- R Tolley, The Centre for Alternative and Sustainable Transport, Staffordshire University, UK
Cycling and walking are both essential components in sustainable transport strategy and are becoming an ever more important part of urban planning. There is now a wealth of international experience of how well sustainable planning works in practice and how it can be improved. With a wide range of contributions from America, Australia, Europe as well as the UK, Sustainable transport sums up many of the lessons learnt and how they can be applied in improved planning. Non-motorised transport planning depends on combining improvements to infrastructure with education.View full description
There are chapters examining both national strategies and local initiatives in cities around the world, including such topics as changes to existing road infrastructure and the integration of cycling and walking with public transport. Since education is a critical element in sustainable transport planning, contributors also consider such topics as developing healthier travel habits and ways of promoting cycling and walking as alternatives to the car.
With its blend of practical experience and suggestions for improvement, Sustainable transport is essential reading for urban planners, environmental groups and those researching transport issues.
Urban and transport planners; Architects;Â Local and national government officers; Environmental agencies world wide;Â All those concerned with environmental management
- Published: August 2003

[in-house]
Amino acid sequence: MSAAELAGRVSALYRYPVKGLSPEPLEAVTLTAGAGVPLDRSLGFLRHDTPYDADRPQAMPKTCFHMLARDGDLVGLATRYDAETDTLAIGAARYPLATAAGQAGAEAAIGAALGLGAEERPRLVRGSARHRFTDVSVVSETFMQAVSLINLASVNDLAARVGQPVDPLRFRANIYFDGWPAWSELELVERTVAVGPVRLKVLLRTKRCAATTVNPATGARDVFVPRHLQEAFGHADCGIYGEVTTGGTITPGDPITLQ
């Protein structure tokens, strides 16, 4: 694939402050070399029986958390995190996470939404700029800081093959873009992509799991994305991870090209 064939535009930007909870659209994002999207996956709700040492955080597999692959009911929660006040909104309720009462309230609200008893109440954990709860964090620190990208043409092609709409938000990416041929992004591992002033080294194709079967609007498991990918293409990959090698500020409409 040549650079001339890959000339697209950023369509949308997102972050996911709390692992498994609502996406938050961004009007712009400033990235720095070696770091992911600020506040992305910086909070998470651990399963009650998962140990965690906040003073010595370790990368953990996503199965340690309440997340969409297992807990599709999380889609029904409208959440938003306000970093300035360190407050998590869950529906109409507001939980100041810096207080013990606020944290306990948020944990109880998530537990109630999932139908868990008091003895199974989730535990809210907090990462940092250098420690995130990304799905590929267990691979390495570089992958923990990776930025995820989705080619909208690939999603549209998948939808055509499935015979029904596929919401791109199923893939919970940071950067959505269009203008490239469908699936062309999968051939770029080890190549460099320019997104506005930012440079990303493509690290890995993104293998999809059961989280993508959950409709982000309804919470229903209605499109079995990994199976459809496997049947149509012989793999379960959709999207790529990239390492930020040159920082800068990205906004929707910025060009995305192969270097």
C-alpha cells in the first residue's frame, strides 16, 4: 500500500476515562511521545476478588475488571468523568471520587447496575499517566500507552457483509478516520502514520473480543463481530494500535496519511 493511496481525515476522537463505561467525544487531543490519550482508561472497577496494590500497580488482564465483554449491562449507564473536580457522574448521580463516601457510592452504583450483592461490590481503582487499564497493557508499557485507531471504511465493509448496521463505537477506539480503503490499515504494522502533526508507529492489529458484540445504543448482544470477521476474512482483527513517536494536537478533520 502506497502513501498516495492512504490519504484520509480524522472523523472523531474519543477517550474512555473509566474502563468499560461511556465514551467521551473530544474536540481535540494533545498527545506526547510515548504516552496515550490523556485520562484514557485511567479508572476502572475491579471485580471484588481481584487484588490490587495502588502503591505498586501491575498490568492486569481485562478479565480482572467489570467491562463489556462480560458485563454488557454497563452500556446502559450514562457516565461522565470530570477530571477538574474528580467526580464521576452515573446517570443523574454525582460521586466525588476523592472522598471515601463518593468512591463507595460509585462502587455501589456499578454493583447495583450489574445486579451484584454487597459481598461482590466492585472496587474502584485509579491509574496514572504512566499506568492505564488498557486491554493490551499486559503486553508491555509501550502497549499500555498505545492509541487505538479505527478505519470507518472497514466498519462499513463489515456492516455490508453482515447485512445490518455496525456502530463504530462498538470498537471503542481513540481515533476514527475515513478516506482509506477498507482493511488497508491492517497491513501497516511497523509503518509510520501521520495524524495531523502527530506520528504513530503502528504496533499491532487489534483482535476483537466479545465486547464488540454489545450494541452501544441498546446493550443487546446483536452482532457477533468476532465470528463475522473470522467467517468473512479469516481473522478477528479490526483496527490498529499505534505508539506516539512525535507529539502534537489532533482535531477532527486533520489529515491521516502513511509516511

- Imprint: Woodhead Publishing
- ISBN: 978-1-85573-614-6
Table of ContentsPart 1 Principles: Ecological footprints and urban transportation; The relevance of climate change to future policy on walking and cycling; The role of non-motorised modes in an environmentally sustainable transport system; Walking in a historical and international context; Does anyone walk anymore? The decline of everyday walking in the UK: Explanations and policy implications; Visions for city traffic and mobility; Winning back the cities: The European experience; Formal indicators of social urban sustainability; The role of cycling for women; The potential of non-motorised transport for promoting health; The walking economy; Walking, cycling and road safety; Walking and the relationship to public transport; Perceptions of walking; Attitudes to walking and cycling; Over coming the attitude barriers to greater cycle use; Social and cultural influences on the future of walking; Cars and behaviour: Psychological barriers to car restraint. Part 2 Strategies: Infrastructure planning for cycling; Creating a better walking environment; Making pedestrian facilities more usable and safer for all; Walkable towns: The Liveable Neighbourhoods strategy; The role of pedestrian precincts in adapting city centres to new lifestyles; The safety of pedestrians and cyclists in Europe: The Dumas approach; Cycle training and promotion of cycling; Walking and cycling: What to promote where; Fundamentals of pedestrian advocacy; Strategies for behavioural change: Marketing walking and cycling; Creating supportive environments for walking as healthy physical activity; Health conscious transport planning: Intersectoral collaboration; Green modes and US transport policy: TEA-21; Bicycling in the US: Recent trends and policies; Walking and cycling for fun: urban tourism and leisure; The politics of changing to green modes. Part 3 Practice: Segregation or integration of cycling in the road system: The Dutch approach; Conserving walkable environments in Japan; Benchmarking local cycle conditions; Implementing local cycling policies in the UK; Barring the way: gated communities and walking; Promoting walking in the US: Overcoming the 'stickiness' problem; Promoting walking in the UK: Don't talk about walking!; Non-motorised transport demand management; Safer routes to Danish schools; Cycling and social inclusion. Part 4 Case studies.